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Journal2012Win_7 Financial Management for IT Services,IBMGlobal

ITFMA Journal

Introduction to ITIL Financial Management

by Financial Management for IT Services
IBM Global Services

Financial Management Goals

Financial Management ensures that the IT organization is able to account fully on the money spent on IT services, to attribute these costs to IT services delivered to customers, and to assist management decisions on IT investment by providing detailed business cases for changes to IT services. The goal of IT Financial Management is also:

  • For internally (in-house) oriented IT service providers
    • Monitoring of the usage of IT components and resources for supplying IT services with regard to cost efficiency
  • For externally oriented IT service providers
    • Recording of costs incurred, and details of how these relate to services performed for the customer
    • Support management decisions about IT investment by means of detailed business cases.

The measurement framework can be implemented as a comprehensive measurement program for all processes and services, or selectively for individual process or services. It is aligned with the IT Infrastructure Library (ITIL®), also a set of best practices. The framework is compatible with the Control Objectives for IT (COBIT®) framework and supports the ISO/IEC 20000 standard for IT service management.

More details can be found in the book "Implementing Metrics for IT Service Management" (Smith, 2008) ISBN: 9789087531140. The book provides methods, concepts, examples, techniques, checklists and software templates to accelerate adoption through a "how to" based approach.

What metrics are all about

Based on the book "Metrics for IT Service Management", a "metric" is just another term for a measure. Metrics define what is to be measured. For IT, this includes technology, processes and services. Metrics provide the feedback mechanism allowing management to steer, control and guide IT toward strategic objectives. The book further explains that metrics help to:

  • align business and IT objectives
  • achieve compliance(ITIL®, ISO/IEC 20000, COBIT®)
  • establish operational excellence

Reasons for Financial Management

  • Because you can provide the best service and nevertheless can go bankrupt
  • Because there are minimal legal requirements for financial reporting
  • Because service providers should be business-oriented
  • Because of increasing economic pressure

IT Financial Management...

  • Supports the development of a solid investment strategy
  • Enables definitions of performance objectives
  • Enables the measurement of services performed
  • Makes it easier to prioritize resource deployment, and with it, optimized resource planning
  • Ensures solid, financially justified administration of the assets used in the organization
  • Supports management in their daily decision-making in order to plan risk reduction
  • Creates organizational prerequisites for performing cost-objective accounting

Cost-objective accounting enables...

  • Flexible determination of services which are to be defined. It is the basis for the business design of IT services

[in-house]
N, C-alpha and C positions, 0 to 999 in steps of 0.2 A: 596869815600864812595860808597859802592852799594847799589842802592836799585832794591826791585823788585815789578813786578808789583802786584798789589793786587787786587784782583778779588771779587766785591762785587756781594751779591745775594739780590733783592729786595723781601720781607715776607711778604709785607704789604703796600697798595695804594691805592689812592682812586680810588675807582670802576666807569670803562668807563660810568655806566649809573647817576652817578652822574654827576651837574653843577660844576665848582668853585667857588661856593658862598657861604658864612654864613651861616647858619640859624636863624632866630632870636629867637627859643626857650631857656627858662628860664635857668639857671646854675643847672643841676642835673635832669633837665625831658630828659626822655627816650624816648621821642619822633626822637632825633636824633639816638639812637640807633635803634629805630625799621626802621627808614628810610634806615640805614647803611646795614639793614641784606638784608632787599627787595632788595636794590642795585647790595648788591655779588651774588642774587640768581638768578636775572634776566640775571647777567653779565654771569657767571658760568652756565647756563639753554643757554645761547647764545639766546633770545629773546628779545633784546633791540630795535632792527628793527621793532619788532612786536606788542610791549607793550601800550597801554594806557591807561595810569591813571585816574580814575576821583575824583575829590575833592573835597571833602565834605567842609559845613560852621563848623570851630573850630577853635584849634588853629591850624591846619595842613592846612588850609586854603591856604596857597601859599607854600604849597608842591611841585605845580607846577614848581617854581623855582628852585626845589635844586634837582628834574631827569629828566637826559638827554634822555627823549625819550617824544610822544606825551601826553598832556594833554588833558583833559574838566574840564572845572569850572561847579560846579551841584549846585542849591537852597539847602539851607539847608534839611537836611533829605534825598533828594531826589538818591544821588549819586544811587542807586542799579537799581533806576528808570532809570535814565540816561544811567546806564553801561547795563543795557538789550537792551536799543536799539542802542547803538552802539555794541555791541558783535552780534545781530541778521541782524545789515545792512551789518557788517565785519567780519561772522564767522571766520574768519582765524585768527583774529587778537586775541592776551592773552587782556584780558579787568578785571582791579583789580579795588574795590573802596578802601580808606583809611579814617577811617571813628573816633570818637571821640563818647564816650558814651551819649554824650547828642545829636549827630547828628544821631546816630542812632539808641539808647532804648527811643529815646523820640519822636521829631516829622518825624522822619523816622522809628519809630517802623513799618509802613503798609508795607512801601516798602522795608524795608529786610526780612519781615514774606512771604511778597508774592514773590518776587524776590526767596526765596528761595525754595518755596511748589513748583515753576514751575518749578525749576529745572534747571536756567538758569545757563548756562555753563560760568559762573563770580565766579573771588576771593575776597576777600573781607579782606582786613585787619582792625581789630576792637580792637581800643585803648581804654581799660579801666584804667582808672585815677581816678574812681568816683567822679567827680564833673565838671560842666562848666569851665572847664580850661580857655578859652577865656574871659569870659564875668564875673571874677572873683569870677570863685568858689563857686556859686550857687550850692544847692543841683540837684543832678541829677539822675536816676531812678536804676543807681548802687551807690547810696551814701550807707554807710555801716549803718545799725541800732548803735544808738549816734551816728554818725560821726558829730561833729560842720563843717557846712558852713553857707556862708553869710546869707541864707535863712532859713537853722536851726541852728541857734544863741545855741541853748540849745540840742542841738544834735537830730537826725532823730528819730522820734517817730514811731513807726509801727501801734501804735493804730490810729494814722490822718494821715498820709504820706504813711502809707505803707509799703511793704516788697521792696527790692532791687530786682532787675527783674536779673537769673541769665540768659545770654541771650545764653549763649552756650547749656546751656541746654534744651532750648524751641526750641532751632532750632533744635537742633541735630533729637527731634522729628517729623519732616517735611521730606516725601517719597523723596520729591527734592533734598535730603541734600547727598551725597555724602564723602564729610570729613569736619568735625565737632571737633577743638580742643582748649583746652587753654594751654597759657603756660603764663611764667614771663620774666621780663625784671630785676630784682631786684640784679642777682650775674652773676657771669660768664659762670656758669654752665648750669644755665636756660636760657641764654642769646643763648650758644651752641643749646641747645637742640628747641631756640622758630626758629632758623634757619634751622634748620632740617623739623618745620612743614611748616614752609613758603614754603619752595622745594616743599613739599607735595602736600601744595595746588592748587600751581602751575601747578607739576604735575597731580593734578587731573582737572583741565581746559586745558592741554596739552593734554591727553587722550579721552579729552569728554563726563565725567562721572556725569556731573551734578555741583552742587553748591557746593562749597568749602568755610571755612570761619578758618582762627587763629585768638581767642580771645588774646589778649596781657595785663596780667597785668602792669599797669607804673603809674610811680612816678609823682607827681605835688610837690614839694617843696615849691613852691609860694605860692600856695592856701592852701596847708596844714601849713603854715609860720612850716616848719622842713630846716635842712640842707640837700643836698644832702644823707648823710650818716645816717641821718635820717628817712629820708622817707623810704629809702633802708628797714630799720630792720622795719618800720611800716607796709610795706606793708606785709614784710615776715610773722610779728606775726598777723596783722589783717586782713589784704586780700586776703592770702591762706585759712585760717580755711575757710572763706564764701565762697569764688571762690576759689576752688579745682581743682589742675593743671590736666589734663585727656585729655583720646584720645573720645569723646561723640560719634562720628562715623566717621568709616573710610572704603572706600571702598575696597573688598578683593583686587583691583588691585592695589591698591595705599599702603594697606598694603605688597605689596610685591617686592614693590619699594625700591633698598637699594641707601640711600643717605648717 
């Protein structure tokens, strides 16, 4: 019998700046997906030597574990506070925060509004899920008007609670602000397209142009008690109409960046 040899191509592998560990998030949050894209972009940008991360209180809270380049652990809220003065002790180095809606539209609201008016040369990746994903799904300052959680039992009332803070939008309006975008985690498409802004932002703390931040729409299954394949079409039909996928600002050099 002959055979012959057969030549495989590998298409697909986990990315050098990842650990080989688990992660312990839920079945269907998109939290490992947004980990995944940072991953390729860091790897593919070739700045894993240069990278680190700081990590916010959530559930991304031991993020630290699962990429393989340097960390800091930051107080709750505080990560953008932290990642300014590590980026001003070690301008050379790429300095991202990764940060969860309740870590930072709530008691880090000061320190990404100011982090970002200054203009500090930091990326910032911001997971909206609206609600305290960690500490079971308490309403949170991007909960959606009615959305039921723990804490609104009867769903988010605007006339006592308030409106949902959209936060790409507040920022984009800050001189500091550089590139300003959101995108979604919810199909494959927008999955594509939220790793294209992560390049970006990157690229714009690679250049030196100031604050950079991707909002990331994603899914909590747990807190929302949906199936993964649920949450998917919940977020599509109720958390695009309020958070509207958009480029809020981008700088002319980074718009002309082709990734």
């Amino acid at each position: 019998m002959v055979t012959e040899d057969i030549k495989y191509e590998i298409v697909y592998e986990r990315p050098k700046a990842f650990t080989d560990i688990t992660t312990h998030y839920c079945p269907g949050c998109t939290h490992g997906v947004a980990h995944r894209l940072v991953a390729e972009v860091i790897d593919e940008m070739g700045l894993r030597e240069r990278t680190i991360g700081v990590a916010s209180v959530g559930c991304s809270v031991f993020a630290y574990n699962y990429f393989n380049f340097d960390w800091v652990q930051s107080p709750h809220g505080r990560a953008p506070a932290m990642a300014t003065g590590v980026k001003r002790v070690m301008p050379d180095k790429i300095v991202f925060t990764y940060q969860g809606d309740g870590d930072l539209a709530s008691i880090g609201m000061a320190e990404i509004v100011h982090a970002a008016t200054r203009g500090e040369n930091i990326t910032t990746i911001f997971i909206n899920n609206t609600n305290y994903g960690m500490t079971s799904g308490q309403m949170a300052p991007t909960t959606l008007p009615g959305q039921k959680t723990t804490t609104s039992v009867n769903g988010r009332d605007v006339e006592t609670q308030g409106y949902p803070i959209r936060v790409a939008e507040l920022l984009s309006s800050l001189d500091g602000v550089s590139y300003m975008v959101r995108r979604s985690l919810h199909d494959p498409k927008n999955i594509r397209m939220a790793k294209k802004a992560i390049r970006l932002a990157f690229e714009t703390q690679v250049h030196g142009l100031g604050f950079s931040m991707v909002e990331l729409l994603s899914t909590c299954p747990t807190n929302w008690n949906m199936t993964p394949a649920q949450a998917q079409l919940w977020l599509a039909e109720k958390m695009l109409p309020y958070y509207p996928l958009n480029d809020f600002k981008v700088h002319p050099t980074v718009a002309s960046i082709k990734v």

• Determination of real IT service costs, enabling transparent, well-measured, content-related pricing
  • Reporting for planning and controlling
  • Reporting for financial accounting

Tasks of Financial Management

  • Budgeting: Ensures that business provides sufficient funds to run the IT services it requires
  • IT Accounting: Provides management information on the cost of providing IT services supporting business needs
  • Charging: Provides sound business method of balancing shape and quantity of IT services with needs and resources of the customers

Components of the Financial Management Process

Business IT requirements drive the IT operational plans (including IT budgets), which serves as the foundation of IT cost analysis (accounting and cost models), which in turn provides the data for computing bot internal and external IT charges.

Process of Budgeting and Accounting

To understand whether an IT organization is doing the best that it can and to demonstrate this to its customers, it has to both understand the true cost of providing a service and manage those costs professionally. To do this, it is usual to implement IT accounting and budgeting processes, and often to implement charging processes as well.

Budgeting is the process of predicting and controlling the spending of money within the organization, and consists of a periodic negotiation cycle to set budgets (usually annual) and the day-to-day monitoring of the current budgets. Budgeting enables an organization to:

  • Predict the money required to run IT services for a given period
  • Ensure that actual spending can be compared with predicted spending at any point
  • Reduce the risk of overspending
  • Ensure that revenues are available to cover predicted spending (where charging is in place)

Accounting is the set of activities that enable the IT organization to account fully for the way its money is spent. IT accounting enables an organization to:

  • Account for the money spent in providing IT services
  • Calculate the cost of providing IT services to both internal and external customers
  • Perform cost-benefit or return-on-Investment analyses
  • Identify the cost of changes

Process of Charging

Charging has motivational aspects, considering the effects upon both the provider and the customer of the service. The objective is to optimize the behavior of both parties in achieving the organization's aims. Charging enables an organization to: